West Melton Vet Centre
West Melton Vet Centre - Companion animal Vet Clinic for the community.
For some procedures, your pet will need to be administered general anaesthesia so that he or she will be unconscious and not feel pain. Many pet owners worry about their pets being administered general anaesthesia. We can assure you that modern anaesthesia is generally quite safe; to further lower any risk, we perform a physical examination and run blood work ahead of time to catch any underlying health issues. In addition, we follow a specific anaesthetic protocol, including monitoring vital signs during the procedure, to ensure the safety of our patients.
We begin most general anaesthetic procedures by administering a sedative to help the pet relax and decrease any anxiety and pain. We then administer an intravenous drug to provide complete anaesthesia and place a breathing tube into the patient’s trachea (windpipe). To maintain the state of unconsciousness, we deliver a gas anaesthetic in combination with oxygen through the breathing tube.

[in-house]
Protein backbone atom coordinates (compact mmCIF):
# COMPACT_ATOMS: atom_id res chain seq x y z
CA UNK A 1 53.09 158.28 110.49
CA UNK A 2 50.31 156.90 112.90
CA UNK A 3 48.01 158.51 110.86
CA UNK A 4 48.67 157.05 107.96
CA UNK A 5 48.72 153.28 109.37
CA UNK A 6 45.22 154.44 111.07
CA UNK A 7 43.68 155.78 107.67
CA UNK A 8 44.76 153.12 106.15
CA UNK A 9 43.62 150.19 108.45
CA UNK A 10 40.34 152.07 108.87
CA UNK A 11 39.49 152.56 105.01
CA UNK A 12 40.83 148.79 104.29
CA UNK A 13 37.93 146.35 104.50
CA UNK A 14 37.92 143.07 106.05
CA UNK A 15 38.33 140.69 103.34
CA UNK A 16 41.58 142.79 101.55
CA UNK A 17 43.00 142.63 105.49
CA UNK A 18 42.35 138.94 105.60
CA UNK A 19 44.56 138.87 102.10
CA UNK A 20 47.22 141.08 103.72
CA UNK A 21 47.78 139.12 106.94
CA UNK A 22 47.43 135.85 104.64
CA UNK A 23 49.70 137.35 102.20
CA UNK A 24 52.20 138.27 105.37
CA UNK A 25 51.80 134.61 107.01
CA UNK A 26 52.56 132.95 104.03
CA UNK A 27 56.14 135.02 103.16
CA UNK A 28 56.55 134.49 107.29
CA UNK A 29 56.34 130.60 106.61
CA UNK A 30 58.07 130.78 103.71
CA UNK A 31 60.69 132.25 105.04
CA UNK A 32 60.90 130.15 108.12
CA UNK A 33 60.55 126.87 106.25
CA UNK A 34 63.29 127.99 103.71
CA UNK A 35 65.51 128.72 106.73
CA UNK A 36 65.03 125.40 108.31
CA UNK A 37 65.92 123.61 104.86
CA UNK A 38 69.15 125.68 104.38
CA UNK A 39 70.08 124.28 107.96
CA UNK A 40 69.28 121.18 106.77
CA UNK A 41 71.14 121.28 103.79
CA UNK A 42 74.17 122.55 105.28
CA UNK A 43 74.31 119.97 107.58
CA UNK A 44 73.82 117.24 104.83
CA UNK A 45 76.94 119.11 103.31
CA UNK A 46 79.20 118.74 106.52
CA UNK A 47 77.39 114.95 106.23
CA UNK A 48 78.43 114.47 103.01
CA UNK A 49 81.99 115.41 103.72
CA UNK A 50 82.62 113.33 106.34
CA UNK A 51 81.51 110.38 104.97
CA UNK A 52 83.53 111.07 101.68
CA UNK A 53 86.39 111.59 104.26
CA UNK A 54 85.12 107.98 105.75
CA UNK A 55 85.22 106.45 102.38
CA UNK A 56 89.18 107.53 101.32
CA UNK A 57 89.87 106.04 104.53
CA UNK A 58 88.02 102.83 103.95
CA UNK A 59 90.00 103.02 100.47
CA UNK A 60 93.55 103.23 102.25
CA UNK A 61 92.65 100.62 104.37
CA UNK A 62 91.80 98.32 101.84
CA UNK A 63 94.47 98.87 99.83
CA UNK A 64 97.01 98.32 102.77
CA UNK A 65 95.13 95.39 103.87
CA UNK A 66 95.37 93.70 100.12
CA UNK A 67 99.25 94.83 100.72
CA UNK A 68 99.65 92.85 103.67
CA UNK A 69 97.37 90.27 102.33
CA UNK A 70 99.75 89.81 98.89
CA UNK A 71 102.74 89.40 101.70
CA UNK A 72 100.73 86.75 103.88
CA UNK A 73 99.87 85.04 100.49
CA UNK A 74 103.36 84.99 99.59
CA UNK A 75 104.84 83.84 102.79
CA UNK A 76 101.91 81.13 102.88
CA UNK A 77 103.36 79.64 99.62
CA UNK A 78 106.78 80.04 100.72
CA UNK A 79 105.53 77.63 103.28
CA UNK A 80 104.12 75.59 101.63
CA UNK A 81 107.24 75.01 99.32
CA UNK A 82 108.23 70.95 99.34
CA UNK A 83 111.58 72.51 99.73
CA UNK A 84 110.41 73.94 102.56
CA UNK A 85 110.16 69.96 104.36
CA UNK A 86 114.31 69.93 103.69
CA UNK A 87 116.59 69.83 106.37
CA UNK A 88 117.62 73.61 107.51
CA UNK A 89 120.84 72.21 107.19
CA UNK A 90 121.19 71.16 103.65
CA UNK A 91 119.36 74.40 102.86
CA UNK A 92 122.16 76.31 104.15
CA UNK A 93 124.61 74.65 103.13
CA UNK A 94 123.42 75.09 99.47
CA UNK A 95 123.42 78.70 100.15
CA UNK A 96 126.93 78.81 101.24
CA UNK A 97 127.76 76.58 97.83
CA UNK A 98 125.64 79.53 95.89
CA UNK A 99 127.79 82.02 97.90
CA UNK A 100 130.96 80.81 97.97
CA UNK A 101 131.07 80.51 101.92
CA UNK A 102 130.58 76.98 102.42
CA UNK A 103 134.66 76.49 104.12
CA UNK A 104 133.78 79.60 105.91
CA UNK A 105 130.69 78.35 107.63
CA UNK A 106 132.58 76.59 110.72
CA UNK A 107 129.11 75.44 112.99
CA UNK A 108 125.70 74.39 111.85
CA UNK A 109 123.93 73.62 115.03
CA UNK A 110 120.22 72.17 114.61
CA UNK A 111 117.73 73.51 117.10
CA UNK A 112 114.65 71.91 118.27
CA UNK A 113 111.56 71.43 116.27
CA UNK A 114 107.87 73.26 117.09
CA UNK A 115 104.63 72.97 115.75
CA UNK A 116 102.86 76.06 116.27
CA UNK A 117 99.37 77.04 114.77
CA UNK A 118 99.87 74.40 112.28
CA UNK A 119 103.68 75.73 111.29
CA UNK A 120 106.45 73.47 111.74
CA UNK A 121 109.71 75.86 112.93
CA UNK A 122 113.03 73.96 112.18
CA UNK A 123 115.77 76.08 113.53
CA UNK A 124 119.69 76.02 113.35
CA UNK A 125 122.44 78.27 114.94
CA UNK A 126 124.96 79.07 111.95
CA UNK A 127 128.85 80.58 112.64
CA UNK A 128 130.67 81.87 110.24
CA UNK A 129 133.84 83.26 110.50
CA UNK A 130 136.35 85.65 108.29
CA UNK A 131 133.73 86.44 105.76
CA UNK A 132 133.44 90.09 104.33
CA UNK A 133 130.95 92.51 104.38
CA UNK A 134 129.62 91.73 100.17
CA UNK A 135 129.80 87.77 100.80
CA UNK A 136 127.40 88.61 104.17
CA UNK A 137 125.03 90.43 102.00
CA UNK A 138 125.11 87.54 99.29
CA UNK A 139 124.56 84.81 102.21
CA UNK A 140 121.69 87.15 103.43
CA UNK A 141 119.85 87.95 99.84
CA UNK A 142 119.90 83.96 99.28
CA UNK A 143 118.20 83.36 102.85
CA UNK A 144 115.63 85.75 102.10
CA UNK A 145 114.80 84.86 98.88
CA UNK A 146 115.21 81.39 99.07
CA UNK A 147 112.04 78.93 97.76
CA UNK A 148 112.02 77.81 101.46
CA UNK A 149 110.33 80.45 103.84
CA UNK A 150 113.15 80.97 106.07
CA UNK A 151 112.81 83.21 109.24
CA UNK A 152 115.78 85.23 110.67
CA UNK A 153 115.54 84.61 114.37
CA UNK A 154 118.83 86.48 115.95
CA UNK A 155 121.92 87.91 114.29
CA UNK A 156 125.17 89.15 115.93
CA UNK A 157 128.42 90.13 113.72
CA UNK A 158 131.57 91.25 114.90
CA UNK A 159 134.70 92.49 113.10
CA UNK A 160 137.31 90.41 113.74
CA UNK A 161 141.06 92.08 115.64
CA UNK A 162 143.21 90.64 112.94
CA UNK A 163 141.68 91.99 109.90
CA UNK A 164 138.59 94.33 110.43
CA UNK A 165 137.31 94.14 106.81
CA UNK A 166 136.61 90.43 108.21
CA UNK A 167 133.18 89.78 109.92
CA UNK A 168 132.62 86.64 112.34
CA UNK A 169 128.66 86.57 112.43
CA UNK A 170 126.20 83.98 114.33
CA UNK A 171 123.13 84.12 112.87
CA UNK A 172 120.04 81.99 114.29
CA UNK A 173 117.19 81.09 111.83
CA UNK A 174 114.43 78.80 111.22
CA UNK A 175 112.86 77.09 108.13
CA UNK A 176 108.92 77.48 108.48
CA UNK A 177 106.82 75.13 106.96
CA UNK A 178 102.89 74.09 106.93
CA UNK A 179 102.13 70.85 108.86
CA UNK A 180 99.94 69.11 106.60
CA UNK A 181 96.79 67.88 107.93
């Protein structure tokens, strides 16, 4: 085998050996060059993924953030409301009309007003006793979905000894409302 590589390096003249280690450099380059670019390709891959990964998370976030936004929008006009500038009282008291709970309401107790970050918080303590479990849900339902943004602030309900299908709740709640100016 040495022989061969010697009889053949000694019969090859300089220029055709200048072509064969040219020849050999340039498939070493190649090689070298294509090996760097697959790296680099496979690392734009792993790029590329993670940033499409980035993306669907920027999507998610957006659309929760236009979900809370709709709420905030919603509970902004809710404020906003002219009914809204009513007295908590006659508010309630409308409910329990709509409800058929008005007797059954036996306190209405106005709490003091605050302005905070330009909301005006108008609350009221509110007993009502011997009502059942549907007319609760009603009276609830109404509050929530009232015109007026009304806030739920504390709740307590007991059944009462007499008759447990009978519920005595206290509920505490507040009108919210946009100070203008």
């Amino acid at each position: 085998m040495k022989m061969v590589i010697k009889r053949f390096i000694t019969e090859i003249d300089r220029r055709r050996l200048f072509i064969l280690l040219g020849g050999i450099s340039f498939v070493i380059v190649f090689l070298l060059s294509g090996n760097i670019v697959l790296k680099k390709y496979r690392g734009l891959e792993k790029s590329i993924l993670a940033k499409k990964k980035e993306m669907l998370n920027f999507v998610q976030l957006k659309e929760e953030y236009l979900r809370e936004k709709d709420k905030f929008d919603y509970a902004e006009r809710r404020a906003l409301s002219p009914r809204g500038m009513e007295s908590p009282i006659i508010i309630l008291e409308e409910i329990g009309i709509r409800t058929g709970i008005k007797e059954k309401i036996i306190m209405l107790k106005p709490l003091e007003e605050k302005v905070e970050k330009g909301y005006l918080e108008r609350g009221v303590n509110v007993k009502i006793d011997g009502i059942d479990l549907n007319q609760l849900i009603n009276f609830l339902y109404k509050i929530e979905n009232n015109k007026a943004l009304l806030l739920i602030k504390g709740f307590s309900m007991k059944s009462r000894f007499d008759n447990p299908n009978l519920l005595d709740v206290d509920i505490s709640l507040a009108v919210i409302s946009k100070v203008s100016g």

Please contact us if you have any questions or concerns about your pet receiving general anesthesia or about the procedure for which your pet is scheduled.
If your pet is having a minor surgical or diagnostic procedure performed, we sometimes use a local anaesthetic to help control pain. For example, when we perform a biopsy (in which a small portion of tissue is surgically removed so it can be examined), we often use a local anaesthetic. Local anaesthetics cause a loss of sensation in the area where the procedure is being performed. We sometimes use a sedative and/or anxiolytic (anti-anxiety medication) in combination with the local anaesthetic to keep pets calm during a procedure.
Please contact us if you have any questions or concerns about your pet receiving anaesthesia or about the procedure for which your pet is scheduled.
We monitor our patients closely to keep them as safe as possible during procedures that require general anaesthesia. A veterinary nurse will continually assess your pet’s heart and respiratory rate, blood pressure, and other vital signs to help prevent any anaesthetic risk.